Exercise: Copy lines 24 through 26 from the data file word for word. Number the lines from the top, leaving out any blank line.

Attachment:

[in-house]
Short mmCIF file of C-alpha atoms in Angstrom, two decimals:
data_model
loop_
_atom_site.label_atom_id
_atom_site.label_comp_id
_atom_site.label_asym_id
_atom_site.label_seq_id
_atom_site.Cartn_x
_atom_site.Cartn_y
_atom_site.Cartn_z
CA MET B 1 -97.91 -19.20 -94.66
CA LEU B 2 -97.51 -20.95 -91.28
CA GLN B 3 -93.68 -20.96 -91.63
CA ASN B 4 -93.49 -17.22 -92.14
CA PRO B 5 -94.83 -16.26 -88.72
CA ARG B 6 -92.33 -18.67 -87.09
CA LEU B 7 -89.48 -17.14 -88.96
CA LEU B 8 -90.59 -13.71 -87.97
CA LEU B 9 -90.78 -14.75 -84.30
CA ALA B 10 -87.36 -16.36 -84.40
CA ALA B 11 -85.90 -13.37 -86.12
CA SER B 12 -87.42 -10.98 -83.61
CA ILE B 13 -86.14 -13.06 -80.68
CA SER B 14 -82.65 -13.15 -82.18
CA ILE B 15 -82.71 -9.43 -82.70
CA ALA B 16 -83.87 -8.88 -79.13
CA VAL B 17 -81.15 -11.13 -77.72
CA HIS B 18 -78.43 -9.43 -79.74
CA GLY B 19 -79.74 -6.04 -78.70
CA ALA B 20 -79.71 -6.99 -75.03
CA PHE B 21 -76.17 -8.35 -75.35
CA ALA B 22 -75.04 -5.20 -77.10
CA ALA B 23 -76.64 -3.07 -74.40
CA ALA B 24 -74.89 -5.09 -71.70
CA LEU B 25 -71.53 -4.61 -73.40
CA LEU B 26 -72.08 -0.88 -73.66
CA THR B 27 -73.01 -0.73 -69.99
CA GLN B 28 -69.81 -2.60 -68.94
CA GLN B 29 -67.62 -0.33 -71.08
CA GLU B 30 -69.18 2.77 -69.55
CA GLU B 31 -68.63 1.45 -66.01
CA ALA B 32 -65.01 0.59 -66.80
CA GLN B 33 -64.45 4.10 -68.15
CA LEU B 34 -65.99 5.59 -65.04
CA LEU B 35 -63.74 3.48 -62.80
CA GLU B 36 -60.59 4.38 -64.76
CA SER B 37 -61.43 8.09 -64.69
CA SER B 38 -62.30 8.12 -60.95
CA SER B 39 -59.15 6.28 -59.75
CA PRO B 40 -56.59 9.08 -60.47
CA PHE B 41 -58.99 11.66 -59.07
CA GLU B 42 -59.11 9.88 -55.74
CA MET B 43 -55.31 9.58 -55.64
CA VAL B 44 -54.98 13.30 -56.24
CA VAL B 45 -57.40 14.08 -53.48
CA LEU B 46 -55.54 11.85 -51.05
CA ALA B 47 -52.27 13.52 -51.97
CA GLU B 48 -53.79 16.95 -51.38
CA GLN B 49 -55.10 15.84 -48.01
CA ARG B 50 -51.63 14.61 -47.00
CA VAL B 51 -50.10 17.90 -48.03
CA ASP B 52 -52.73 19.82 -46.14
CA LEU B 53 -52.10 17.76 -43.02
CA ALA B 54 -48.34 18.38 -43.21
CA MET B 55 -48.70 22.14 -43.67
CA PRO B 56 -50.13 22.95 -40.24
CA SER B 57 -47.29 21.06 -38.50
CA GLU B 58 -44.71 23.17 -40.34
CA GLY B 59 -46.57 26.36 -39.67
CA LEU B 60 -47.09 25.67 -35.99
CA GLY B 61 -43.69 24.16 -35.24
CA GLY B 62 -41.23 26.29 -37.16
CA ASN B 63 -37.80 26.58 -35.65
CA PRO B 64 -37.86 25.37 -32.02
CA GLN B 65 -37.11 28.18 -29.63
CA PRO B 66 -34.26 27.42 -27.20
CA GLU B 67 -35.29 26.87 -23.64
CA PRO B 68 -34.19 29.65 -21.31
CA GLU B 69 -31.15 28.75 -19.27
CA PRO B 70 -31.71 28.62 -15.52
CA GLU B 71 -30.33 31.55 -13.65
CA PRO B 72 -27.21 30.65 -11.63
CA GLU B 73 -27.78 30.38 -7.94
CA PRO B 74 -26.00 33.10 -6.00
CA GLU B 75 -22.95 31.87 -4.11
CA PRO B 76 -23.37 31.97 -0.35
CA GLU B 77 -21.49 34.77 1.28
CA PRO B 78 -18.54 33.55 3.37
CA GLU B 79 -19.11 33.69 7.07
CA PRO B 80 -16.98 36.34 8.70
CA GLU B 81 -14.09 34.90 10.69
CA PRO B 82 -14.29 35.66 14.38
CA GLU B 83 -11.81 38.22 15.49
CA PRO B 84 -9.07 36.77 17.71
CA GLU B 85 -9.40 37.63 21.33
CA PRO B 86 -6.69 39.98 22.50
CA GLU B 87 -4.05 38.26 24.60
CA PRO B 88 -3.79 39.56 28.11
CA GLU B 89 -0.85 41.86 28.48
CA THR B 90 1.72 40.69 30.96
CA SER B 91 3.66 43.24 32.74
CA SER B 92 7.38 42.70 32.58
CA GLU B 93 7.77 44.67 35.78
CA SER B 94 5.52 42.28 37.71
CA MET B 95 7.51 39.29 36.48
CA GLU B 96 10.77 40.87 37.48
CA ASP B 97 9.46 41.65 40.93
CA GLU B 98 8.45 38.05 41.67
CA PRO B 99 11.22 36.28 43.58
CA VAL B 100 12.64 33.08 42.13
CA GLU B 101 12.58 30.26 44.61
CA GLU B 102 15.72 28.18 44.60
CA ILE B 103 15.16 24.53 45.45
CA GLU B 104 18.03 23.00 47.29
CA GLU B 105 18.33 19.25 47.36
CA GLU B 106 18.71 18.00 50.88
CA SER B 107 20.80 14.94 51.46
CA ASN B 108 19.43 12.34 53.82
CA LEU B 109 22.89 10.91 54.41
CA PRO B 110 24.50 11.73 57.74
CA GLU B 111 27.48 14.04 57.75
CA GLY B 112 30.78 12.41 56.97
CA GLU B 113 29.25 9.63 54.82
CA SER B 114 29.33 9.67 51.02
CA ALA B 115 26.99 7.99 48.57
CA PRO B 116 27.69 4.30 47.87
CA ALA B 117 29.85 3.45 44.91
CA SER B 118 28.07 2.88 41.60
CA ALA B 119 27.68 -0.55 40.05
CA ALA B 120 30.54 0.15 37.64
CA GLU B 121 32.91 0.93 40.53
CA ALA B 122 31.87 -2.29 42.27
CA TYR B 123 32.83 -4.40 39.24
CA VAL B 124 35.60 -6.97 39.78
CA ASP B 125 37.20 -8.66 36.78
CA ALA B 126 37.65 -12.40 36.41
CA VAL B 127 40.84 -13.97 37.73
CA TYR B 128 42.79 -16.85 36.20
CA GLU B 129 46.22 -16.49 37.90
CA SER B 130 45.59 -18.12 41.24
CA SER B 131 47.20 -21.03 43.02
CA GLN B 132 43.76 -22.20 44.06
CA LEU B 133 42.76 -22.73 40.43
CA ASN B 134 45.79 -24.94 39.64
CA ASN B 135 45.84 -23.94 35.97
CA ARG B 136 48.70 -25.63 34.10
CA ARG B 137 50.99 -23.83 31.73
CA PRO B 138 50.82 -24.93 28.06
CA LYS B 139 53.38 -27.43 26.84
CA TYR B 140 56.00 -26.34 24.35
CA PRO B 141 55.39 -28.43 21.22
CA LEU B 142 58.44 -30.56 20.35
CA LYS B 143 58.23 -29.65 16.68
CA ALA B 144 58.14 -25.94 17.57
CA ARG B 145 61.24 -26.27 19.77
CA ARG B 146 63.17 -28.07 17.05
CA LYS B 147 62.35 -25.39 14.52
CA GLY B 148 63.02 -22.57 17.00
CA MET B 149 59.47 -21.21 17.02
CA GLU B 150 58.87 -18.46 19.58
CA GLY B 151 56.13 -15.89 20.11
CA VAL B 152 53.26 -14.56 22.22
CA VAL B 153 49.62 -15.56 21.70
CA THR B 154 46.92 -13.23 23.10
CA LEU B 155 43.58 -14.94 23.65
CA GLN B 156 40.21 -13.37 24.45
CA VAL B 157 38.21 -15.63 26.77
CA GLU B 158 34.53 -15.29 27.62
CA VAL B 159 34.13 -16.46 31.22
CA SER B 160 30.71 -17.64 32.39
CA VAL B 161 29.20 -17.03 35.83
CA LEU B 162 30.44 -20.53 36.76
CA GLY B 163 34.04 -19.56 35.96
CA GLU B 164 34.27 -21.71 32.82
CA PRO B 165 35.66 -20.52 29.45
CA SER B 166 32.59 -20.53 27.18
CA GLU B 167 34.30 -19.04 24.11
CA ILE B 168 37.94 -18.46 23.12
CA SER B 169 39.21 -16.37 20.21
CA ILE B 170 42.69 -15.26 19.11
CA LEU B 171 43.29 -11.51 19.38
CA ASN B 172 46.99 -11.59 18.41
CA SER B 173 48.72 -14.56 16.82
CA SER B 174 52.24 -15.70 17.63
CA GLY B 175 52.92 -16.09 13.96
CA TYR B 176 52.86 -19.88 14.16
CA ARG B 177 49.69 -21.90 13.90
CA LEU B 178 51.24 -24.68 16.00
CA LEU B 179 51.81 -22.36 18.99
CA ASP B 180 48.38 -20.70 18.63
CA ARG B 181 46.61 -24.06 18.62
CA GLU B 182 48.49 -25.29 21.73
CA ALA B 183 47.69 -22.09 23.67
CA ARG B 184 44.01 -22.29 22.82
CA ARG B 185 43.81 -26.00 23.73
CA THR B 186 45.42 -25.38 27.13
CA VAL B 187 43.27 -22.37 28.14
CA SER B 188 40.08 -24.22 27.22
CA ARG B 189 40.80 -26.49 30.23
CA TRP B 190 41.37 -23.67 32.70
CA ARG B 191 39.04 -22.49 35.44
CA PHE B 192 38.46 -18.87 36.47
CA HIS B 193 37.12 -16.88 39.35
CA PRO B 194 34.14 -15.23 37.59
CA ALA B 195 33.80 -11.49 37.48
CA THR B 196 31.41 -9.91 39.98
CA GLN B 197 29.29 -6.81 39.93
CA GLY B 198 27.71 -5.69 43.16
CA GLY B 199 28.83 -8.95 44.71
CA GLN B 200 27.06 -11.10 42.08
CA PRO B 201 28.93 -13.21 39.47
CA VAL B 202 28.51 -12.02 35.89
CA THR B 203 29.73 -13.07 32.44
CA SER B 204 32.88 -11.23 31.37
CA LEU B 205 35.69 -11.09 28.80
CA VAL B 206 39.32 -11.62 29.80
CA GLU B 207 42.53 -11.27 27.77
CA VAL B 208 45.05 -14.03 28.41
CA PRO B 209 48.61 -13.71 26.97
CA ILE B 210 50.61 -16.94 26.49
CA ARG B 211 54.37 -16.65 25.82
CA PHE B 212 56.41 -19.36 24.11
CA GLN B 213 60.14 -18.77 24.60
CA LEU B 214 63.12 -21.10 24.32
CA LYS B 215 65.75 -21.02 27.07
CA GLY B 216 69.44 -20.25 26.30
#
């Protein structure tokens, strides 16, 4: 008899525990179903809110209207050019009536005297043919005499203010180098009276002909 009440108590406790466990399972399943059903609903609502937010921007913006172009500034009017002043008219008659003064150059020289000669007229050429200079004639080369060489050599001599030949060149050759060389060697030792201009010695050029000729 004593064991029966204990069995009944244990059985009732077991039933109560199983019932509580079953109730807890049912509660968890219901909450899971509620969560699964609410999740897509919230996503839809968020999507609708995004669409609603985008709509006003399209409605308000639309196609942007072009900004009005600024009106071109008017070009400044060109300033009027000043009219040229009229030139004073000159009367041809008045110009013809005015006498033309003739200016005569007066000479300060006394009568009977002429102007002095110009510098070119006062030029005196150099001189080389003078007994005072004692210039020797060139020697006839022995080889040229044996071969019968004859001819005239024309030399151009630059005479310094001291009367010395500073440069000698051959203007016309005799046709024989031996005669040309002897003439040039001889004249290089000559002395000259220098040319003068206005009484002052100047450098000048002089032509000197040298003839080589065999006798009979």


CA ILE B 13 -86.14 -13.06 -80.68
CA SER B 14 -82.65 -13.15 -82.18
CA ILE B 15 -82.71 -9.43 -82.70